Yesterday, the House of Representatives voted against considering a largely bad bill that would have unacceptably expanded the tentacles of Section 702 of the Foreign Intelligence Surveillance Act, along with reauthorizing it and introducing some minor fixes. Section 702 is Big Brother’s favorite mass surveillance law that EFF has been fighting since it was first passed in 2008. The law is currently set to expire on April 19. 

Yesterday’s decision not to decide is good news, at least temporarily. Once again, a bipartisan coalition of law makers—led by Rep. Jim Jordan and Rep. Jerrold Nadler—has staved off the worst outcome of expanding 702 mass surveillance in the guise of “reforming” it. But the fight continues and we need all Americans to make their voices heard. 

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Yesterday’s vote means the House also will not consider amendments to Section 702 surveillance introduced by members of the House Judiciary Committee (HJC) and House Permanent Select Committee on Intelligence (HPSCI). As we discuss below, while the HJC amendments would contain necessary, minimum protections against Section 702’s warrantless surveillance, the HPSCI amendments would impose no meaningful safeguards upon Section 702 and would instead increase the threats Section 702 poses to Americans’ civil liberties.

Section 702 expressly authorizes the government to collect foreign communications inside the U.S. for a wide range of purposes, under the umbrellas of national security and intelligence gathering. While that may sound benign for Americans, foreign communications include a massive amount of Americans’ communications with people (or services) outside the United States. Under the government’s view, intelligence agencies and even domestic law enforcement should have backdoor, warrantless access to these “incidentally collected” communications, instead of having to show a judge there is a reason to query Section 702 databases for a specific American's communications.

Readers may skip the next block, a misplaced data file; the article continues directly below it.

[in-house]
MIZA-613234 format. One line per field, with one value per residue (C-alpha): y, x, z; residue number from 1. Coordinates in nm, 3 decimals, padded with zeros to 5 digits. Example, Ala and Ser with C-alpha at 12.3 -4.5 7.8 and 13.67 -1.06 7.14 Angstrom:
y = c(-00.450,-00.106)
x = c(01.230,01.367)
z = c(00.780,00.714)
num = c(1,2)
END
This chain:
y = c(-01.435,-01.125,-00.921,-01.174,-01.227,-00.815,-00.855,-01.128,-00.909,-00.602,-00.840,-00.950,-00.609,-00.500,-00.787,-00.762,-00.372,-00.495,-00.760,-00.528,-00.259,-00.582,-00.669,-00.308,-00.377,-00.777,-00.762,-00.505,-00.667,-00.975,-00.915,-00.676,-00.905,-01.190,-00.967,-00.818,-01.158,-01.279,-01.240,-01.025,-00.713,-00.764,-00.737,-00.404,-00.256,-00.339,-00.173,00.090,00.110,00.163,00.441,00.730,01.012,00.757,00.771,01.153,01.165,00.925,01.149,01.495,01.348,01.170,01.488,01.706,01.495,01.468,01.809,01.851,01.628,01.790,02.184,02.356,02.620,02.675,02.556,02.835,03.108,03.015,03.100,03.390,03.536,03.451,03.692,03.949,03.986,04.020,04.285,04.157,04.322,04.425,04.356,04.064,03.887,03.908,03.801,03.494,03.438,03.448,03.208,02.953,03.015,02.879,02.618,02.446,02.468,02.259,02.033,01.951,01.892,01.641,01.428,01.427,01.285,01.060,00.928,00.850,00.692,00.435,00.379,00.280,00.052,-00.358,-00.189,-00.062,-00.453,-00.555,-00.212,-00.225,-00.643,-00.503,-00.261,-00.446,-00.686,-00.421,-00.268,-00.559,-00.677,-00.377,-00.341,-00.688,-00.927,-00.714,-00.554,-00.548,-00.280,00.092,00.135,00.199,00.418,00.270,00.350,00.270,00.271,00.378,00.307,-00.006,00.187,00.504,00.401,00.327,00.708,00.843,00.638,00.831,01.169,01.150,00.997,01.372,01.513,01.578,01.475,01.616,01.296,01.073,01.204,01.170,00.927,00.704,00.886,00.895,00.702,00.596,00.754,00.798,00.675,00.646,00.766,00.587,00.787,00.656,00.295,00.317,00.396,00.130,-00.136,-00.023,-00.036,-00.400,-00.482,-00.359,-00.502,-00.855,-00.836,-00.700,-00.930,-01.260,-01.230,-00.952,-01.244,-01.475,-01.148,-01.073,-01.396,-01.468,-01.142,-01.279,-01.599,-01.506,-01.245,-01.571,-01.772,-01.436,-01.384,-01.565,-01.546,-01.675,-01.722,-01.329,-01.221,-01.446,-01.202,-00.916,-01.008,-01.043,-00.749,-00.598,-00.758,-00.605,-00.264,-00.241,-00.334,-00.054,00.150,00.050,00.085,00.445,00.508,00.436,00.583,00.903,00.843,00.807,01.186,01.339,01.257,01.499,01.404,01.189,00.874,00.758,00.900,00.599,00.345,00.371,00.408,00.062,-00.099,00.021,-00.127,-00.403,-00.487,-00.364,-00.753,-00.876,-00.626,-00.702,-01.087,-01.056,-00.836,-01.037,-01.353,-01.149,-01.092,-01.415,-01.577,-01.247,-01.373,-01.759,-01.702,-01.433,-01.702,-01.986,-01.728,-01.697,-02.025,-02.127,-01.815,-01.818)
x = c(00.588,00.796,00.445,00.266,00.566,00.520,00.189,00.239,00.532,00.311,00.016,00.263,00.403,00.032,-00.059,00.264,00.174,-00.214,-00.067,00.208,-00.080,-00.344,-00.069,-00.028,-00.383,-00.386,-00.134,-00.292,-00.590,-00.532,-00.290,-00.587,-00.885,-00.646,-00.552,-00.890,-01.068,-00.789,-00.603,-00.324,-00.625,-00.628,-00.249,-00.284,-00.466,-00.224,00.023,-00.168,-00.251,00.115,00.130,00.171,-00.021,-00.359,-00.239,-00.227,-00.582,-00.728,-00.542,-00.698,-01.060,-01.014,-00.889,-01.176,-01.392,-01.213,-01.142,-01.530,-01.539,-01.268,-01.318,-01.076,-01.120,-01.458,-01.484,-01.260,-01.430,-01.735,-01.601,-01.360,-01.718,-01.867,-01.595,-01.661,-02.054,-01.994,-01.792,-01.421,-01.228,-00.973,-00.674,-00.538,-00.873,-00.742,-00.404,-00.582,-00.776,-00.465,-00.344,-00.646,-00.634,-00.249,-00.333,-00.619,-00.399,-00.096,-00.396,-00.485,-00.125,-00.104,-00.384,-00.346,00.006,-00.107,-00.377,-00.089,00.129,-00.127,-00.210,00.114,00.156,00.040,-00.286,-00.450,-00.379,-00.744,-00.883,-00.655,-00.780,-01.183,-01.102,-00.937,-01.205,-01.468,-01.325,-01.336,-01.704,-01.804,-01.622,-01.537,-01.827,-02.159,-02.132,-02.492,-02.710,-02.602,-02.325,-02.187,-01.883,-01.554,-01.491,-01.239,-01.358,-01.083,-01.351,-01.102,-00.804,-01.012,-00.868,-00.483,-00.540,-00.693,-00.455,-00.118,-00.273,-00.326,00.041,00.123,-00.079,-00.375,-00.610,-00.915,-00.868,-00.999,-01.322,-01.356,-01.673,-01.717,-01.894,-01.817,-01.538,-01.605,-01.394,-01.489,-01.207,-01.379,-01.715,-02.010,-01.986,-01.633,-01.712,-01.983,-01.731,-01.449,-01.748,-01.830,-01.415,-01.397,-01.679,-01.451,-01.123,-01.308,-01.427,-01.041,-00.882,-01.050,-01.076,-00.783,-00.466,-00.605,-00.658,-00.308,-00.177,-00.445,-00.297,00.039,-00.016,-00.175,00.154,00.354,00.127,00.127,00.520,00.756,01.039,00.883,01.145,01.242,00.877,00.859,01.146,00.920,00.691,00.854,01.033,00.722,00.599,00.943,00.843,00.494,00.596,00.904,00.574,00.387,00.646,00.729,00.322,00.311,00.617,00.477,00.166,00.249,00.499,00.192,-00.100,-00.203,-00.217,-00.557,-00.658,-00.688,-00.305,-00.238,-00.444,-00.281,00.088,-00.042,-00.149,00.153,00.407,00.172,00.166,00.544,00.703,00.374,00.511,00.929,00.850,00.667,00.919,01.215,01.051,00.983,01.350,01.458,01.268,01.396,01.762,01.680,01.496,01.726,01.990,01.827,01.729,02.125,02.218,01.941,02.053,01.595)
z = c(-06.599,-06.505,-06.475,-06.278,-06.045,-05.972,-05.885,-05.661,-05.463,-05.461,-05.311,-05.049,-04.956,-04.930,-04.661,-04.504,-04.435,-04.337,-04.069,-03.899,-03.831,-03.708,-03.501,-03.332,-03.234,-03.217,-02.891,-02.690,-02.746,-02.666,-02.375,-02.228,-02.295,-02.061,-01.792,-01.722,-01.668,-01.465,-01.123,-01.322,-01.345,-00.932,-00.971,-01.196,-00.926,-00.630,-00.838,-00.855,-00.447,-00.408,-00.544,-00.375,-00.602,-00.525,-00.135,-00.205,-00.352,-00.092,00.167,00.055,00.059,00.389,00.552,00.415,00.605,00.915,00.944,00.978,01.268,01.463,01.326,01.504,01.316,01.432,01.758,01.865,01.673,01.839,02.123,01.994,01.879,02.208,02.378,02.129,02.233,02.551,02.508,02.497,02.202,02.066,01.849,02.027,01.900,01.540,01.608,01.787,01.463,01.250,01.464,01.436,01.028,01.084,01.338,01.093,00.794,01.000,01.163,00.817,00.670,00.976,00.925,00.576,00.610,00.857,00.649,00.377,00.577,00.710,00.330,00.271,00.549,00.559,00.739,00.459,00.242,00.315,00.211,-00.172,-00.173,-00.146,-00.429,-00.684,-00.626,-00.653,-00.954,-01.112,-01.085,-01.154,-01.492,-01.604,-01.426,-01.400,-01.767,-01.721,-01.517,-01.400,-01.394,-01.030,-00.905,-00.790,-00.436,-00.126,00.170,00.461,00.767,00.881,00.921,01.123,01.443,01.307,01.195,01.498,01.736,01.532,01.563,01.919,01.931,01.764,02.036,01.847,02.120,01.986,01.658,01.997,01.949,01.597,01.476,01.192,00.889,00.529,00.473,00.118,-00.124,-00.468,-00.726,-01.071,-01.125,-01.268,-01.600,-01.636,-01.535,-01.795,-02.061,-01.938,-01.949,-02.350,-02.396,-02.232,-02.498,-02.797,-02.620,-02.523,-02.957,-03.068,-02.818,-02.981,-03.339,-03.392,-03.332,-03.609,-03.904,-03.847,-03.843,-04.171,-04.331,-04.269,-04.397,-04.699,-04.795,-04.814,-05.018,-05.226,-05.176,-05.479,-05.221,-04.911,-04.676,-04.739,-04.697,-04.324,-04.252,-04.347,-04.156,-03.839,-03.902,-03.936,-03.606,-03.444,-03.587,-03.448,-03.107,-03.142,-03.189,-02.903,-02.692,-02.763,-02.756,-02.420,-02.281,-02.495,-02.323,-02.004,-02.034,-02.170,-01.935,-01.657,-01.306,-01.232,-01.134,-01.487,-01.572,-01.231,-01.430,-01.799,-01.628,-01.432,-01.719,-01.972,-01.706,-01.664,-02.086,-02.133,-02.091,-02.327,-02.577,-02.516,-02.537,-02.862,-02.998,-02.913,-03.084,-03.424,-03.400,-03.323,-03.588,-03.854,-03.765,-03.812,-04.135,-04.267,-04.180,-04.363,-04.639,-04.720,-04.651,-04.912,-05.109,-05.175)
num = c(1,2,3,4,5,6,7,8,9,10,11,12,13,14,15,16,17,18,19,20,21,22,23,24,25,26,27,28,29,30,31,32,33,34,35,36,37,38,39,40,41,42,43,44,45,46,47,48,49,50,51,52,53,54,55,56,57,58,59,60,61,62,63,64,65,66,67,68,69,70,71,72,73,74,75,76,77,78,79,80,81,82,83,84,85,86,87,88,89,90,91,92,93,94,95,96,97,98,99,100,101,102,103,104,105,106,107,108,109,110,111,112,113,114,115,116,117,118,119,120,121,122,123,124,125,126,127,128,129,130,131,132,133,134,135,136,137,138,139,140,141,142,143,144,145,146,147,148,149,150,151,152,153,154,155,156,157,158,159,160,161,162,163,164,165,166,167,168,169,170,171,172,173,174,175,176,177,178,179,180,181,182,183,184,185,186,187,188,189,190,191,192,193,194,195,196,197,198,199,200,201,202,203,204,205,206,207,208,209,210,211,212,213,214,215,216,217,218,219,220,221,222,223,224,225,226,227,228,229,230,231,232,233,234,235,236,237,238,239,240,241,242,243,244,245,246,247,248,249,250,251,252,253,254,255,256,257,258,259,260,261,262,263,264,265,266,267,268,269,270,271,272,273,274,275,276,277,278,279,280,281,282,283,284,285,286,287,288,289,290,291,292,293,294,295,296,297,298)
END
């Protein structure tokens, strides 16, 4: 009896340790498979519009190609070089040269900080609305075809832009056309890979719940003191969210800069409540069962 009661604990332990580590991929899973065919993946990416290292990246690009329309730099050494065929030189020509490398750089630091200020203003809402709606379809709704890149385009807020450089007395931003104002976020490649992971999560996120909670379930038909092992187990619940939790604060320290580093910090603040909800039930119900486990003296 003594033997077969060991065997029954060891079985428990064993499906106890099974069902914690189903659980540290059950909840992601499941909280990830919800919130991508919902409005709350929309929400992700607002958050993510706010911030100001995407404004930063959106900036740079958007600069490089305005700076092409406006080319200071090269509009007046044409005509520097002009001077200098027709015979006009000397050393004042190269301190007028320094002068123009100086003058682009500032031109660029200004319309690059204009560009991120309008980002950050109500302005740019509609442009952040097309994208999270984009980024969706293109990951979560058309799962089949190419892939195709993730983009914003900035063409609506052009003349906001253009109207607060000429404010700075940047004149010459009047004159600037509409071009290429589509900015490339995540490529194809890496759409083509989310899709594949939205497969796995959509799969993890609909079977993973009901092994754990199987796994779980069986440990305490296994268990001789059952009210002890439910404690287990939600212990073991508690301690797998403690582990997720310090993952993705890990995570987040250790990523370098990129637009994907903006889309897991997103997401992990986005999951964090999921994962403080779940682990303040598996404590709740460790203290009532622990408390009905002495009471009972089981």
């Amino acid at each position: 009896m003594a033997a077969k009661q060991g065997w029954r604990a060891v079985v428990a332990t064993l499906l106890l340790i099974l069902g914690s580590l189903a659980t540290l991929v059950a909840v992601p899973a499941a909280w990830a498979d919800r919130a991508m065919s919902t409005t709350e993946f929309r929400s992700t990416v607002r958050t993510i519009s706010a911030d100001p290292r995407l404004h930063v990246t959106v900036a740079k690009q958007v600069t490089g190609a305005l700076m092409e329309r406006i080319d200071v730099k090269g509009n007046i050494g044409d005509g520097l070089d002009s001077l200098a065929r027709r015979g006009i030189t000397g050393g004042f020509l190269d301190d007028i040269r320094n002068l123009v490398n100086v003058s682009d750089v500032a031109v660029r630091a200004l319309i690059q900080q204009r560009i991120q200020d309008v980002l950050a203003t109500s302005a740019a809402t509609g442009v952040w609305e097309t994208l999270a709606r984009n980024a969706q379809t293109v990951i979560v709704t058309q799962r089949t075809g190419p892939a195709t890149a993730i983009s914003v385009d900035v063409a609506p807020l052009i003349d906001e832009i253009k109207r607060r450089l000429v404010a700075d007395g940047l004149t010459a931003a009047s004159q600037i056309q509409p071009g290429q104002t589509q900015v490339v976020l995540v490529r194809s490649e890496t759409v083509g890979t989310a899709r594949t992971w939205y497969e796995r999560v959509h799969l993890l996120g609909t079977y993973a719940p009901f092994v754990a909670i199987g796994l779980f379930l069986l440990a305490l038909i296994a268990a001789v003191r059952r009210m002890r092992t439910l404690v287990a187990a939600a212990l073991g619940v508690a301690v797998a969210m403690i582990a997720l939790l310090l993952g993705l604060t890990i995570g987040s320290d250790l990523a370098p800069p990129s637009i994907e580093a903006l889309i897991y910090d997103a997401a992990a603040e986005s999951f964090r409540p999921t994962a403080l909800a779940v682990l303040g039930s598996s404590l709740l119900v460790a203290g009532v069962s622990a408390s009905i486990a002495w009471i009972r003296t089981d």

Many amendments to Section 702 have recently been introduced. In general, amendments from members of the HJC aim at actual reform (although we would go further in many instances). In contrast, members of HPSCI have proposed bad amendments that would expand Section 702 and undermine necessary oversight. Here is our analysis of both HJC’s decent reform amendments and HPSCI’s bad amendments, as well as the problems the latter might create if they return.

House Judiciary Committee’s Amendments Would Impose Needed Reforms

The most important amendment HJC members have introduced would require the government to obtain court approval before querying Section 702 databases for Americans’ communications, with exceptions for exigency, consent, and certain queries involving malware. As we recently wrote regarding a different Section 702 bill, because Section 702’s warrantless surveillance lacks the safeguards of probable cause and particularity, it is essential to require the government to convince a judge that there is a justification before the “separate Fourth Amendment event” of querying for Americans’ communications. This is a necessary, minimum protection and any attempts to renew Section 702 going forward should contain this provision.

Another important amendment would prohibit the NSA from resuming “abouts” collection. Through abouts collection, the NSA collected communications that were neither to nor from a specific surveillance target but merely mentioned the target. While the NSA voluntarily ceased abouts collection following Foreign Intelligence Surveillance Court (FISC) rulings that called into question the surveillance’s lawfulness, the NSA left the door open to resume abouts collection if it felt it could “work that technical solution in a way that generates greater reliability.” Under current law, the NSA need only notify Congress when it resumes collection. This amendment would instead require the NSA to obtain Congress’s express approval before it can resume abouts collection, which―given this surveillance's past abuses—would be notable.